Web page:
One B.C. manufacturer’s new product offering recently received as many reader service inquiries from non-paid editorial coverage in two separate U.S. trade magazines as it did from a more expensive advertising campaign. The tremendous market response helped convince the company their new product had appeal, and led to an expansion of the product’s marketing program. Increasing the quantity of leads also helped leverage the cost of creating product brochures and other marketing materials. And sales leads are not the only result of trade magazine coverage. One software client’s news release generated a phone call from someone interested in buying the company! One of those reader reply sales leads may be your next big export order … or your company’s new investor.
Exploit your web page and e-mail. The Internet and e-mail have created a revolution in the business of export sales. These tools allow potential customers to transcend time zones and make immediate contact. How valuable is a website to international sales? Well, one Vancouver electronics manufacturer already receives 10 per cent of its worldwide business leads through its site – the equivalent of customers walking right in the front door. Since your Internet connection now allows new customers on the other side of the world to contact you anytime for information, make sure your website is tailored to the interests of your foreign markets and is designed for easy navigation.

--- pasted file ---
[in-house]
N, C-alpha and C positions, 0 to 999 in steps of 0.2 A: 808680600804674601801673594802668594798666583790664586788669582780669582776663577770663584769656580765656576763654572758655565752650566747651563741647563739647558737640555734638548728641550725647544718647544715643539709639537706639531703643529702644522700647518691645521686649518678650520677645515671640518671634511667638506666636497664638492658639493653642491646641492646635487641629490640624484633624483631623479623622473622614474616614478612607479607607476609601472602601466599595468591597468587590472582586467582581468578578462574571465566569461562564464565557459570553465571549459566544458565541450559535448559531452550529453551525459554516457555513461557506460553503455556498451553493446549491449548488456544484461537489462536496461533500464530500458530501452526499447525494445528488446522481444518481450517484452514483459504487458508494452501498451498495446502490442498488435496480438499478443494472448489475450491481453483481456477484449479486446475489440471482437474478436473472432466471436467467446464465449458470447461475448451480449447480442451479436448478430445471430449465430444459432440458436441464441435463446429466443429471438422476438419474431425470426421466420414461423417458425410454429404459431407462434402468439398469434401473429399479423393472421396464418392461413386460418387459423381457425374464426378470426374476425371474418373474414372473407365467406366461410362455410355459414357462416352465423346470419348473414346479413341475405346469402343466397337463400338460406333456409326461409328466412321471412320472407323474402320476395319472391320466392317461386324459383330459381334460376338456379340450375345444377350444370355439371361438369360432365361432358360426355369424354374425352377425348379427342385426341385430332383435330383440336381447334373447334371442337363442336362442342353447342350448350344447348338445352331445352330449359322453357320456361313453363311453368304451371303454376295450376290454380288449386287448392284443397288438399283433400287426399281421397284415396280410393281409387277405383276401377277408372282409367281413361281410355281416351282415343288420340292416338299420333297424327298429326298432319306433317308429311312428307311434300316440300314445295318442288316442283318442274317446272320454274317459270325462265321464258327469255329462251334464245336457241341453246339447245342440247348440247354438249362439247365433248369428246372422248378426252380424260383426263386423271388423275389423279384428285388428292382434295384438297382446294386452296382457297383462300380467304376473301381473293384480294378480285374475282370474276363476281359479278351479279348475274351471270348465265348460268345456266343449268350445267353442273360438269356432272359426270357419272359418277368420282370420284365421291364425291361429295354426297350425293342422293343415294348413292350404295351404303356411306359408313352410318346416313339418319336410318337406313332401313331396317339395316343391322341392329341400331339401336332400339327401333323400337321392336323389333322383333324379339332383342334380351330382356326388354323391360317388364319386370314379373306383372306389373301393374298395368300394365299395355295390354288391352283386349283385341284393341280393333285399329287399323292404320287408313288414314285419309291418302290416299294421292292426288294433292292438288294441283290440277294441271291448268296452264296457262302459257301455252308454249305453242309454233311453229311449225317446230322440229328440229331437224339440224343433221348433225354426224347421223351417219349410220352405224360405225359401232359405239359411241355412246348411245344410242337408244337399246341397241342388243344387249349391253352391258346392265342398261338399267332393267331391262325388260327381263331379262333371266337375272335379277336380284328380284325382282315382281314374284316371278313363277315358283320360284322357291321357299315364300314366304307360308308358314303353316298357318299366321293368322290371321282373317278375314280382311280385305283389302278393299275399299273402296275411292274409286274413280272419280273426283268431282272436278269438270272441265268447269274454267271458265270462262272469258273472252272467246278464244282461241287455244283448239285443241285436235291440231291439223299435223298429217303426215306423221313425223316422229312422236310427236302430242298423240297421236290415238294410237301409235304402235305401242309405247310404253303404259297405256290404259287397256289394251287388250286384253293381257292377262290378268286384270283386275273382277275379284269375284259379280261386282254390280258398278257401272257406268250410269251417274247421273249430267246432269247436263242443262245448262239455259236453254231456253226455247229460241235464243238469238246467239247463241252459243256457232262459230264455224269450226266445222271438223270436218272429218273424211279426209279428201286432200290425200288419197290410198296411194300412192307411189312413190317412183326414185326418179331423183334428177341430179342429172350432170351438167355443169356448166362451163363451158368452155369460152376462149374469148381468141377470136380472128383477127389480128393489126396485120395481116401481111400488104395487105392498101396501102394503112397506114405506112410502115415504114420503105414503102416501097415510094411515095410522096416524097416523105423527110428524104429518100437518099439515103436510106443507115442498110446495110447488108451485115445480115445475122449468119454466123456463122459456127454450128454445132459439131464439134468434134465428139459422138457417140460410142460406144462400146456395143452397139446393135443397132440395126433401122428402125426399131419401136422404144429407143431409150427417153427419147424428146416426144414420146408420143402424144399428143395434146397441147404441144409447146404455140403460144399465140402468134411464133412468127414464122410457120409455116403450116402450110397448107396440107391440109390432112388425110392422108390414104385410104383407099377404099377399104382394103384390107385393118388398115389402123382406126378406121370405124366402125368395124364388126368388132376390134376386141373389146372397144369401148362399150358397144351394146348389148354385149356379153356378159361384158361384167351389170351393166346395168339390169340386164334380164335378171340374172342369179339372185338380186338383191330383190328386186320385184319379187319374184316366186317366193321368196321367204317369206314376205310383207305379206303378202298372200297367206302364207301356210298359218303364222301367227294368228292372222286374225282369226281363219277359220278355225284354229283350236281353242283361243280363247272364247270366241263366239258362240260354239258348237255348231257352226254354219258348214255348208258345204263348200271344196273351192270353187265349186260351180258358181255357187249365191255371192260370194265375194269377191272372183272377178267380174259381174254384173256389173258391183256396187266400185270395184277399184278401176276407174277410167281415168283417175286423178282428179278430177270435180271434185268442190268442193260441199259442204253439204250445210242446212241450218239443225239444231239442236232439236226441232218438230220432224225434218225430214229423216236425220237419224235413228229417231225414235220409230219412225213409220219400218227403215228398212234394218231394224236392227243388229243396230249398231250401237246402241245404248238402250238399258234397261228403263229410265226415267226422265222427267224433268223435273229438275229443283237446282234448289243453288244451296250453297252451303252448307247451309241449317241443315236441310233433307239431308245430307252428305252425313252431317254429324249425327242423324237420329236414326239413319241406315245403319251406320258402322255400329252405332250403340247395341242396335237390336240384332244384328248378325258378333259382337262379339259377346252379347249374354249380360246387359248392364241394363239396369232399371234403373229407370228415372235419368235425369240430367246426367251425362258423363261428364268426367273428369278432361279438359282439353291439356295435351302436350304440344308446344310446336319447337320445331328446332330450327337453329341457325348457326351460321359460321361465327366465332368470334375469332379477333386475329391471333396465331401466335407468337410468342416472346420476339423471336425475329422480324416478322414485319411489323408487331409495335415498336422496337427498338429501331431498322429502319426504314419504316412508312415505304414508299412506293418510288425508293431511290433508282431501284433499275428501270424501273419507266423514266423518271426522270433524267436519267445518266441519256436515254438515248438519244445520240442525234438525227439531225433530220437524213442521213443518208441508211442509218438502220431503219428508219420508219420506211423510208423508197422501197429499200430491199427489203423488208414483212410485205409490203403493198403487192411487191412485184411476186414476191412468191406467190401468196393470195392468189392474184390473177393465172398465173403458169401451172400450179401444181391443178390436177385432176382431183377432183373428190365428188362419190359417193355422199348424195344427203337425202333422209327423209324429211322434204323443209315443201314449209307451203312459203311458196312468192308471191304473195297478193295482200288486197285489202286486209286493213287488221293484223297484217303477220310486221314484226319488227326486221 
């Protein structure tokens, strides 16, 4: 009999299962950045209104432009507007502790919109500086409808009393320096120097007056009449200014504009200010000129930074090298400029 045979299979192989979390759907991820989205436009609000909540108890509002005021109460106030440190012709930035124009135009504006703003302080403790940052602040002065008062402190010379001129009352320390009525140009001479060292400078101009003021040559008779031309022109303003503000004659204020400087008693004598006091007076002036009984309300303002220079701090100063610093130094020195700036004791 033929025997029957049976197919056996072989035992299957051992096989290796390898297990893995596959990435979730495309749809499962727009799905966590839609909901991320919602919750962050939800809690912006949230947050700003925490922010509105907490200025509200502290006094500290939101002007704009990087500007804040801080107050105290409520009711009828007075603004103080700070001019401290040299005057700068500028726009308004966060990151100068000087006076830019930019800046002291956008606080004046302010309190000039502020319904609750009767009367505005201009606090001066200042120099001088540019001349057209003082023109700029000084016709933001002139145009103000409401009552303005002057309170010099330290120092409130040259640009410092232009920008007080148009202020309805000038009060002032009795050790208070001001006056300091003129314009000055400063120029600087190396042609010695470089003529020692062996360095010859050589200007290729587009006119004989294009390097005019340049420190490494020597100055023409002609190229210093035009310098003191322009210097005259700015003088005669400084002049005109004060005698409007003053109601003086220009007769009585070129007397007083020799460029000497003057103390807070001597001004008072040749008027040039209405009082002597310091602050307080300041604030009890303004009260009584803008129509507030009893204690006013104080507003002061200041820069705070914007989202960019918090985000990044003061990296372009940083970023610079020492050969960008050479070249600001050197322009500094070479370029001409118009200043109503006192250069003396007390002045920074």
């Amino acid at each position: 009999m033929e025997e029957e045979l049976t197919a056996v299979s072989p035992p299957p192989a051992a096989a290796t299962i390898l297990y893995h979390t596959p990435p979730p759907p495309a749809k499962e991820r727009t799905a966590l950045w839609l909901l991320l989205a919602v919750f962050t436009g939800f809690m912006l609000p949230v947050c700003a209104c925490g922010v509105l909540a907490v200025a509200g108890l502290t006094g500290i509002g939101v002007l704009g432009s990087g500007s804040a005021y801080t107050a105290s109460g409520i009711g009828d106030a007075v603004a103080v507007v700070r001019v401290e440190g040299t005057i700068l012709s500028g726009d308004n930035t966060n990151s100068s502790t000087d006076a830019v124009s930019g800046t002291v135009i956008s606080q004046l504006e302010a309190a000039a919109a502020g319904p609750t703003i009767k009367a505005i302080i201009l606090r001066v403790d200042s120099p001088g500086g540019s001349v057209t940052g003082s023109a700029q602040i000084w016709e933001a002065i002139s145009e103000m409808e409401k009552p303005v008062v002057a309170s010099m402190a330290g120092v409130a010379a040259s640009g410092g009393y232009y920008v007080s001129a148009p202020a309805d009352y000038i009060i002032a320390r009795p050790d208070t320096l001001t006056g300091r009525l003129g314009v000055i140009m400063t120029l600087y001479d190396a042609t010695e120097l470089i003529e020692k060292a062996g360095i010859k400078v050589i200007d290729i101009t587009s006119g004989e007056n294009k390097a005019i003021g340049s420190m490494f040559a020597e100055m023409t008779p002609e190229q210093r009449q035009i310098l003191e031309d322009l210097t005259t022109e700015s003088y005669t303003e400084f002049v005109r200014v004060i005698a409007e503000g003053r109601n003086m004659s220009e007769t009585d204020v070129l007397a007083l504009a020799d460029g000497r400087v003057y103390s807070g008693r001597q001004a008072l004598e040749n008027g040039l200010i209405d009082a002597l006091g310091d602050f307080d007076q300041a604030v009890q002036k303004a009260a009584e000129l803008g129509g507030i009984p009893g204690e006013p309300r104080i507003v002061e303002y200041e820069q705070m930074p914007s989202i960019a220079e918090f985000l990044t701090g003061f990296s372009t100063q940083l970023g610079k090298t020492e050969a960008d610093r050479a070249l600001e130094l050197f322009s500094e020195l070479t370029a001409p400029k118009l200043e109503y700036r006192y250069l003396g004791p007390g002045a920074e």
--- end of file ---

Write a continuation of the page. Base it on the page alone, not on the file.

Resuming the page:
Develop company news announcements. To support your export marketing strategy, use every bit of company news available – new product announcements, staff appointments and research developments – to obtain coverage in industry magazines and keep customers, distributors and sales reps aware of your company. New R&D developments, large contract signings and company awards should all be evaluated on a regular basis for their newsworthiness for trade magazines. If there’s industry interest, consider sending a news release or regular newsletter to the publication. But be careful: watch what you send and how often you send it, as some editors will be put off by a stream of inconsequential news.